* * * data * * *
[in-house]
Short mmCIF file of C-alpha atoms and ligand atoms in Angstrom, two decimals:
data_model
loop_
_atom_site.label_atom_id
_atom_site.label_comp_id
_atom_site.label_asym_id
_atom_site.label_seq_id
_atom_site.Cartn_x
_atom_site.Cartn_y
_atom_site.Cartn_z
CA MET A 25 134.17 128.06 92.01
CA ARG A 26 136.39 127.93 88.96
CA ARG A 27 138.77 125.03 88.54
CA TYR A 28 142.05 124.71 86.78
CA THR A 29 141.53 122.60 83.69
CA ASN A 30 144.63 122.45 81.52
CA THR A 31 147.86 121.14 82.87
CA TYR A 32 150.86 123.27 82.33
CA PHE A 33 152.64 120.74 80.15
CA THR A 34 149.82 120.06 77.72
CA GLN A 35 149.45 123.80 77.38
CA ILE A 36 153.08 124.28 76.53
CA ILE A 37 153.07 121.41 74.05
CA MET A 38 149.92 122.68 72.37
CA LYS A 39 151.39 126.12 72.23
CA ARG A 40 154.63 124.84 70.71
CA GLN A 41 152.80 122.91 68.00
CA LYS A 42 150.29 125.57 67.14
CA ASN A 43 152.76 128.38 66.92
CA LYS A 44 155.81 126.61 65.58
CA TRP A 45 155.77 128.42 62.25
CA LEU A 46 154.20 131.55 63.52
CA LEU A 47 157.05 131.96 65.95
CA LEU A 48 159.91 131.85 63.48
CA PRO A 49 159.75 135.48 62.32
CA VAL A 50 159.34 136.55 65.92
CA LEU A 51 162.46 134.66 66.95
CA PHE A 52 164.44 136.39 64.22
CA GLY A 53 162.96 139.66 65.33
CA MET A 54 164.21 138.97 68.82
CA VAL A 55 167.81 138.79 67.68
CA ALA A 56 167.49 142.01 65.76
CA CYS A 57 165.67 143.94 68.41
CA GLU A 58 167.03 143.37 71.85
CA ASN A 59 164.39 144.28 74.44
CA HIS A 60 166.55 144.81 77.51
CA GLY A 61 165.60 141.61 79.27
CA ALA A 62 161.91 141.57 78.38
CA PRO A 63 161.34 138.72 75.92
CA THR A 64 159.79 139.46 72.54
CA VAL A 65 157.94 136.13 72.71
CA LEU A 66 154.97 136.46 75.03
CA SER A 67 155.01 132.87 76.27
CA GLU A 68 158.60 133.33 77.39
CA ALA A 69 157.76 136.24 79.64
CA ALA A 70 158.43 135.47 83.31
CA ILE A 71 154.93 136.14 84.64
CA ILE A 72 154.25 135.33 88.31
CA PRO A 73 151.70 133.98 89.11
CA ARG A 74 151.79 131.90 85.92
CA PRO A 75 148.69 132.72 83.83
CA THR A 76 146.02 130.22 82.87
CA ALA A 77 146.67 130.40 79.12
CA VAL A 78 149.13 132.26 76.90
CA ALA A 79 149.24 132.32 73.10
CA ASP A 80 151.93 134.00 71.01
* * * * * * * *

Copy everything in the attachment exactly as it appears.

[in-house]
Short mmCIF file of C-alpha atoms and ligand atoms in Angstrom, two decimals:
data_model
loop_
_atom_site.label_atom_id
_atom_site.label_comp_id
_atom_site.label_asym_id
_atom_site.label_seq_id
_atom_site.Cartn_x
_atom_site.Cartn_y
_atom_site.Cartn_z
CA MET A 25 134.17 128.06 92.01
CA ARG A 26 136.39 127.93 88.96
CA ARG A 27 138.77 125.03 88.54
CA TYR A 28 142.05 124.71 86.78
CA THR A 29 141.53 122.60 83.69
CA ASN A 30 144.63 122.45 81.52
CA THR A 31 147.86 121.14 82.87
CA TYR A 32 150.86 123.27 82.33
CA PHE A 33 152.64 120.74 80.15
CA THR A 34 149.82 120.06 77.72
CA GLN A 35 149.45 123.80 77.38
CA ILE A 36 153.08 124.28 76.53
CA ILE A 37 153.07 121.41 74.05
CA MET A 38 149.92 122.68 72.37
CA LYS A 39 151.39 126.12 72.23
CA ARG A 40 154.63 124.84 70.71
CA GLN A 41 152.80 122.91 68.00
CA LYS A 42 150.29 125.57 67.14
CA ASN A 43 152.76 128.38 66.92
CA LYS A 44 155.81 126.61 65.58
CA TRP A 45 155.77 128.42 62.25
CA LEU A 46 154.20 131.55 63.52
CA LEU A 47 157.05 131.96 65.95
CA LEU A 48 159.91 131.85 63.48
CA PRO A 49 159.75 135.48 62.32
CA VAL A 50 159.34 136.55 65.92
CA LEU A 51 162.46 134.66 66.95
CA PHE A 52 164.44 136.39 64.22
CA GLY A 53 162.96 139.66 65.33
CA MET A 54 164.21 138.97 68.82
CA VAL A 55 167.81 138.79 67.68
CA ALA A 56 167.49 142.01 65.76
CA CYS A 57 165.67 143.94 68.41
CA GLU A 58 167.03 143.37 71.85
CA ASN A 59 164.39 144.28 74.44
CA HIS A 60 166.55 144.81 77.51
CA GLY A 61 165.60 141.61 79.27
CA ALA A 62 161.91 141.57 78.38
CA PRO A 63 161.34 138.72 75.92
CA THR A 64 159.79 139.46 72.54
CA VAL A 65 157.94 136.13 72.71
CA LEU A 66 154.97 136.46 75.03
CA SER A 67 155.01 132.87 76.27
CA GLU A 68 158.60 133.33 77.39
CA ALA A 69 157.76 136.24 79.64
CA ALA A 70 158.43 135.47 83.31
CA ILE A 71 154.93 136.14 84.64
CA ILE A 72 154.25 135.33 88.31
CA PRO A 73 151.70 133.98 89.11
CA ARG A 74 151.79 131.90 85.92
CA PRO A 75 148.69 132.72 83.83
CA THR A 76 146.02 130.22 82.87
CA ALA A 77 146.67 130.40 79.12
CA VAL A 78 149.13 132.26 76.90
CA ALA A 79 149.24 132.32 73.10
CA ASP A 80 151.93 134.00 71.01